More subconscious changes have been popping up in unexpected moments. One day, this fall, while reading a self-help article on the internets, I had an epiphany.  I said to myself, “I don’t read self-help, I motherf--ing write it!” Which isn’t true in the least, but it sure made me feel better, and I felt a palpable shift in my place in the world.  Try it.  It's actually kind of fun.


Most recently, I had a surprisingly clear sign of this shift. When the neighbor’s tree trimmers were here, I stood up for myself in a way I never have before. The project manager (a gray-haired white guy in his 50’s) needed access to our yard, and kept calling me “sweetie” and “dear.”  I let it go because that’s what I always do, but it felt bad in a familiar way. When he called me “dear” again the next day, I stopped him, and told him it’s not ok to use diminutives with people you don’t know. (Unless you’re old and frail enough to need help crossing the street, imho.)  


It was the first time I’ve ever, in my whole life, pushed back against this kind of pervasive, gentle, and yet deeply undermining sexism.  His reaction surprised me. He apologized profusely, and explained that he’s working on it.  He thanked me sincerely for helping him learn how and when to change his habits.


We’ve all heard it a million times:  You have to believe that you are enough, you have to stand up for yourself, you have to believe that you can succeed, don’t hold your own self back, overcome your fear of success / failure.  All that self-help business. And I always thought I was fine in that department, until I started shifting in ways that are still mysterious to me. Now I see that for all the years I’ve been talked down to, I accepted it, even as I saw it happening and didn’t like it.  On some level, I understood myself to be worthy of the treatment I received, which was often pleasant enough, yet carried a message that my place in the world was, and should be, small.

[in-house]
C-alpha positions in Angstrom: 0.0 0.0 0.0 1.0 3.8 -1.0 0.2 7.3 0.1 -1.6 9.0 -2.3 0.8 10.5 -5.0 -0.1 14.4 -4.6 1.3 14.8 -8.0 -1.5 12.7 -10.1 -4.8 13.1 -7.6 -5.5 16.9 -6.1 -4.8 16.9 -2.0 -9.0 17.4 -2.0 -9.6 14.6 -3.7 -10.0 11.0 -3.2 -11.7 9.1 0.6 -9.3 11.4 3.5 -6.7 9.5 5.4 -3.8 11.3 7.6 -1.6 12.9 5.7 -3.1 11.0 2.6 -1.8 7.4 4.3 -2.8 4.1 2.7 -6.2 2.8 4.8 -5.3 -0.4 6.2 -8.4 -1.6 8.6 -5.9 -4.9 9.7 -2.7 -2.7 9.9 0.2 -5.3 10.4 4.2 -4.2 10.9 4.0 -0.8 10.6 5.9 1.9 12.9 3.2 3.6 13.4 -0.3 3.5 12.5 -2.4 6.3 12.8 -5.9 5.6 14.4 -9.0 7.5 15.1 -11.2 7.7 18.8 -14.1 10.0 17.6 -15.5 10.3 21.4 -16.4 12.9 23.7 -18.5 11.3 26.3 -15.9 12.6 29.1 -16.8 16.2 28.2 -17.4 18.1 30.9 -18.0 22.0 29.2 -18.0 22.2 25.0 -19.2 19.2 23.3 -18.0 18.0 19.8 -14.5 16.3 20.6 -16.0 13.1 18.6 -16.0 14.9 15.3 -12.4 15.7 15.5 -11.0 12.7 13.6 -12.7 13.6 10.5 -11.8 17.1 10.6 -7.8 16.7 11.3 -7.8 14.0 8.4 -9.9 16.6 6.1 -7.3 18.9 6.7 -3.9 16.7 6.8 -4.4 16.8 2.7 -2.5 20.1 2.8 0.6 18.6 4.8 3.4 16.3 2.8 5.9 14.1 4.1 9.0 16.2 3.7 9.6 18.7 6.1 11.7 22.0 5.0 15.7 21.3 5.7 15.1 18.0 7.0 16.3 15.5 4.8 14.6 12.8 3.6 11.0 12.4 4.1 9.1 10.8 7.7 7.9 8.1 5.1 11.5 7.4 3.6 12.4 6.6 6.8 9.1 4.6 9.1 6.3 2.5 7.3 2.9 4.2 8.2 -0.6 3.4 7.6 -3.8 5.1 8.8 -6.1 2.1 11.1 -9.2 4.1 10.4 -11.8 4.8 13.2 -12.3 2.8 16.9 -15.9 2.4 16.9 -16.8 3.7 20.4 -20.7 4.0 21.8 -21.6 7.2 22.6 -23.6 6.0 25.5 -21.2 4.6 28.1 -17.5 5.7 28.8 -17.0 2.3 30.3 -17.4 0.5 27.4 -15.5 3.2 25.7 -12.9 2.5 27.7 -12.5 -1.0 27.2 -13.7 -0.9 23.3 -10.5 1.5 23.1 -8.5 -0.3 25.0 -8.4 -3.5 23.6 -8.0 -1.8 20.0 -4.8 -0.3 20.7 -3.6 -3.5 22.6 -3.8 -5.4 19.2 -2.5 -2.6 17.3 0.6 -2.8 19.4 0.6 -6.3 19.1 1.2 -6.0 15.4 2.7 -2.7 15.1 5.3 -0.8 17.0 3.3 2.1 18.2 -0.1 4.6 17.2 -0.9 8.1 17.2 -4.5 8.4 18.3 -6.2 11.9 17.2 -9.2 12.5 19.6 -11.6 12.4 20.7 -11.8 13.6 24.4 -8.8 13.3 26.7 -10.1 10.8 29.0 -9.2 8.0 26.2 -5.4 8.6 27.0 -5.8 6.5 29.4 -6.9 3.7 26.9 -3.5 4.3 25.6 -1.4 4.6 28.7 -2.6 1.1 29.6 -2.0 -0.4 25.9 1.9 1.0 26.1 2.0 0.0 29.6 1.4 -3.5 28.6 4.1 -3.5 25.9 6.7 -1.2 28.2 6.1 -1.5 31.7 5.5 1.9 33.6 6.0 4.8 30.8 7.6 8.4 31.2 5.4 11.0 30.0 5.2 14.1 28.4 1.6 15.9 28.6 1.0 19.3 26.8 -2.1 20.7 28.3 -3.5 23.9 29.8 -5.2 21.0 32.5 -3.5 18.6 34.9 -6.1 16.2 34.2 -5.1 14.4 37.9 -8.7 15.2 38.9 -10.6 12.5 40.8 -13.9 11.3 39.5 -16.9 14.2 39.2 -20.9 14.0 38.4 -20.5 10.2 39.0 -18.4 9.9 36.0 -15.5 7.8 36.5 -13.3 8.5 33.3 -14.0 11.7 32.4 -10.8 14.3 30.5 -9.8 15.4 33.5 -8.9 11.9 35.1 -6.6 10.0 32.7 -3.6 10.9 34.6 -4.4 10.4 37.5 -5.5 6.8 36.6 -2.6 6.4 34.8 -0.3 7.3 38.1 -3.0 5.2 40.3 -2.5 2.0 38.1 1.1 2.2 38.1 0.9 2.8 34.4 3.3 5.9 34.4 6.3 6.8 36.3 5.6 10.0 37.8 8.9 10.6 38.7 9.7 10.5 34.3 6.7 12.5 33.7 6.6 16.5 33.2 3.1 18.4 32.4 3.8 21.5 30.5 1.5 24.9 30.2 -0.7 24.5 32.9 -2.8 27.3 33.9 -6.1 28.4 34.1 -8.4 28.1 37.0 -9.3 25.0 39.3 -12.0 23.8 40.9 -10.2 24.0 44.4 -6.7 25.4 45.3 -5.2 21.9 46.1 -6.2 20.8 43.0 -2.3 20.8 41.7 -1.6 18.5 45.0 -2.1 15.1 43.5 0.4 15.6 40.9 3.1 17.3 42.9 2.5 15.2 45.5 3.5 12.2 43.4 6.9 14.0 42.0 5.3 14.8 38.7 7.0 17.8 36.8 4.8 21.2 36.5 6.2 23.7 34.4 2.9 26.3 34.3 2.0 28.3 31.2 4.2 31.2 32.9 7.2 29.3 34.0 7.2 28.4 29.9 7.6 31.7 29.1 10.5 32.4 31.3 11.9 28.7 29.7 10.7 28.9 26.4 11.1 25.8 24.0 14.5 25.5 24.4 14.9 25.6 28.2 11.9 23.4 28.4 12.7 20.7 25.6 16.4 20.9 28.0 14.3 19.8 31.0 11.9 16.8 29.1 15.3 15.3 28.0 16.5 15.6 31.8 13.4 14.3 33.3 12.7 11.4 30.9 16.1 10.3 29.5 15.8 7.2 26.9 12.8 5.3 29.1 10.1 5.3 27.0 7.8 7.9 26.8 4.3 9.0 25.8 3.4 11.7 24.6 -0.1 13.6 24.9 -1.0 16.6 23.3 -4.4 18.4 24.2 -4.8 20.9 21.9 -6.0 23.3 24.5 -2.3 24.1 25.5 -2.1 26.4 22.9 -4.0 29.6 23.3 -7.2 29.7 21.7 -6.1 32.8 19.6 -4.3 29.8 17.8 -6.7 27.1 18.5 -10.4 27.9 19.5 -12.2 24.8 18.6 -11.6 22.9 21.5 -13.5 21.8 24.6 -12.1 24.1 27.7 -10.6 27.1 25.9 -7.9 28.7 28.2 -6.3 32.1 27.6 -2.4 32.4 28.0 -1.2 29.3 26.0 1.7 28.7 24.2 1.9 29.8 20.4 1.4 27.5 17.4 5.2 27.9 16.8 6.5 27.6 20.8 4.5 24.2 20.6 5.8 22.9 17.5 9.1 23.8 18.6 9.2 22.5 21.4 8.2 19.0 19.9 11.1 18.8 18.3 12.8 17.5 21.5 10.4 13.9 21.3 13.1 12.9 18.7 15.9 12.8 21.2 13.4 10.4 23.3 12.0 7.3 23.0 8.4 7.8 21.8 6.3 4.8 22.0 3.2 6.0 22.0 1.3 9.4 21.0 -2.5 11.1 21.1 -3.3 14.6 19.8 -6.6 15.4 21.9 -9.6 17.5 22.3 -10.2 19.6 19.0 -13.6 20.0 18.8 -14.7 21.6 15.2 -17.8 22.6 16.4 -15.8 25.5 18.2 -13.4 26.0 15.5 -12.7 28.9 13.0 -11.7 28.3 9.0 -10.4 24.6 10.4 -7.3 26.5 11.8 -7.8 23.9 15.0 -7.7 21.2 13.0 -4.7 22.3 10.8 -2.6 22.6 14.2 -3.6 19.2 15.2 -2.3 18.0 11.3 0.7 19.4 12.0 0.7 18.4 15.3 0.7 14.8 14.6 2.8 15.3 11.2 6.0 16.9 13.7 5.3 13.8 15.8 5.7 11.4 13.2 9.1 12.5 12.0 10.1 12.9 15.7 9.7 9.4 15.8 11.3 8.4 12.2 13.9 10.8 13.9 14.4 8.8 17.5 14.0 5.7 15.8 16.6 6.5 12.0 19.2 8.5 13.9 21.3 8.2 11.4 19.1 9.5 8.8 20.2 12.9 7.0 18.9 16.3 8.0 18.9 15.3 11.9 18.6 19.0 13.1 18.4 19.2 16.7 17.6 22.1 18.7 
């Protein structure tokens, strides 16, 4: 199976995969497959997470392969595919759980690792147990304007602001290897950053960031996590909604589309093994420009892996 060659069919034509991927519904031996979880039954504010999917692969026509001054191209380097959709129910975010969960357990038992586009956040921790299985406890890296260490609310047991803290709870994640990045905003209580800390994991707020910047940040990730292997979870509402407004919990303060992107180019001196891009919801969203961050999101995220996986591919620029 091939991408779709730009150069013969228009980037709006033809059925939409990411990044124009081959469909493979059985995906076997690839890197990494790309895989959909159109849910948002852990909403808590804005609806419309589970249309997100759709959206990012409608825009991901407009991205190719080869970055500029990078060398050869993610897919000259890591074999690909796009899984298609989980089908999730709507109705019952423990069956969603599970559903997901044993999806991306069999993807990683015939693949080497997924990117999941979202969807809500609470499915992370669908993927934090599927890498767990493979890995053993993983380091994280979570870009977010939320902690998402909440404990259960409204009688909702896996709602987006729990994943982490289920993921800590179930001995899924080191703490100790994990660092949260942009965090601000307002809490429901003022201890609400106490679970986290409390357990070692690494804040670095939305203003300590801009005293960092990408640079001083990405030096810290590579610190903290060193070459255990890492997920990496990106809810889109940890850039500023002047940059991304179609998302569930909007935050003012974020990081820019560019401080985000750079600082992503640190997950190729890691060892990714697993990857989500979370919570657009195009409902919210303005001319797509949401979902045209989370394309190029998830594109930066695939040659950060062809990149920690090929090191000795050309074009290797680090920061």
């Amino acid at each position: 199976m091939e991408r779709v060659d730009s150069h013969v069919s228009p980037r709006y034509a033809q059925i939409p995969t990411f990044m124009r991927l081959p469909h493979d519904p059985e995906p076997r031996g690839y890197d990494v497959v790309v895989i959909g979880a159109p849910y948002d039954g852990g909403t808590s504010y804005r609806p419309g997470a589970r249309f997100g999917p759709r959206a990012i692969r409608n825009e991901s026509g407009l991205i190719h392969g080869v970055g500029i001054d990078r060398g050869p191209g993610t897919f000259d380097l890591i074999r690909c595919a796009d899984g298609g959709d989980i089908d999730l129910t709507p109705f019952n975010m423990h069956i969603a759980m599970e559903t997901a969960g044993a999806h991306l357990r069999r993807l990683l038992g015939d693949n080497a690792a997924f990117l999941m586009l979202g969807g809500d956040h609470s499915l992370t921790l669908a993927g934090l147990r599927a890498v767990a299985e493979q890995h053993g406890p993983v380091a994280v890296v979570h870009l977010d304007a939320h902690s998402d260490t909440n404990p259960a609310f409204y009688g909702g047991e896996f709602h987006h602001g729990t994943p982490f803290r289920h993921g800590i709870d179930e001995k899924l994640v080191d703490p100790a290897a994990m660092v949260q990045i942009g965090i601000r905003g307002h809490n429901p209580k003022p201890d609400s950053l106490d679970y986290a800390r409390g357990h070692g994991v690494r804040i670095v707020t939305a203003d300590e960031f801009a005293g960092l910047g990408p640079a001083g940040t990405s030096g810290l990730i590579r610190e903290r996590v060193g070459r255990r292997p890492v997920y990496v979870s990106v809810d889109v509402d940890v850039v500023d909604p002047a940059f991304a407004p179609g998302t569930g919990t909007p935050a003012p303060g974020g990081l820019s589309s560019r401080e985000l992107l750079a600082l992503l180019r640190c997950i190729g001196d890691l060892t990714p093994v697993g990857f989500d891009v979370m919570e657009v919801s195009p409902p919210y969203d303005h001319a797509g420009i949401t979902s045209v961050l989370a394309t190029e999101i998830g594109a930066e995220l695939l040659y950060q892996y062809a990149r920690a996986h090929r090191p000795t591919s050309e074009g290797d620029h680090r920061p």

This solstice, I’m releasing my excessively accommodating habits.  (Don’t worry Mom, I’m not releasing good manners entirely! Just working on not being a pushover.) I’m also mourning for my younger self, who didn’t know she was holding herself back.  


I’m planning to get up to see the sunrise after the solstice to welcome the sun and opportunity for growth in the new year.  It’s less of a New Year’s resolution (because those don’t really work anyway), and more of a commitment to making space for new energy.


In recognizing the inherent discomfort in releasing the old to make room for the new (not to mention the traffic and the shopping), it’s easier for me to react with kindness and the spirit of the season.  The point isn’t that it’s an inherently happy time of year and we should naturally feel joy. The point is that, in the rhythm of the seasons, this is the darkest, scariest time. The pagans knew it, and gave us rituals that are still here today to help us get through the darkness and celebrate the return of the light.

 

These purple podded peas are still producing in the wimpy December light!  If ever there was something to give us faith in the coming spring it's peas!


2 comments

  • Thank you Rubi!

    Anne Fletcher
  • Thanks for reminding me that I’m not the only person who doesn’t participate in ‘Christmas’ that’s stuck in a whirlwind of ‘holiday’ right now. It only reminds me more and more that being pagan-like every year is much more fulfilling and represents so many other valuable things that I’d much rather stress the importance of. The power of life and death is never so clear as this time of year for those of us that follow in the path of Mother Nature. Embracing it, has been ever so focusing and brings a peace that I truly believe only those physically connected to the earth can understand and appreciate.

    RubiSF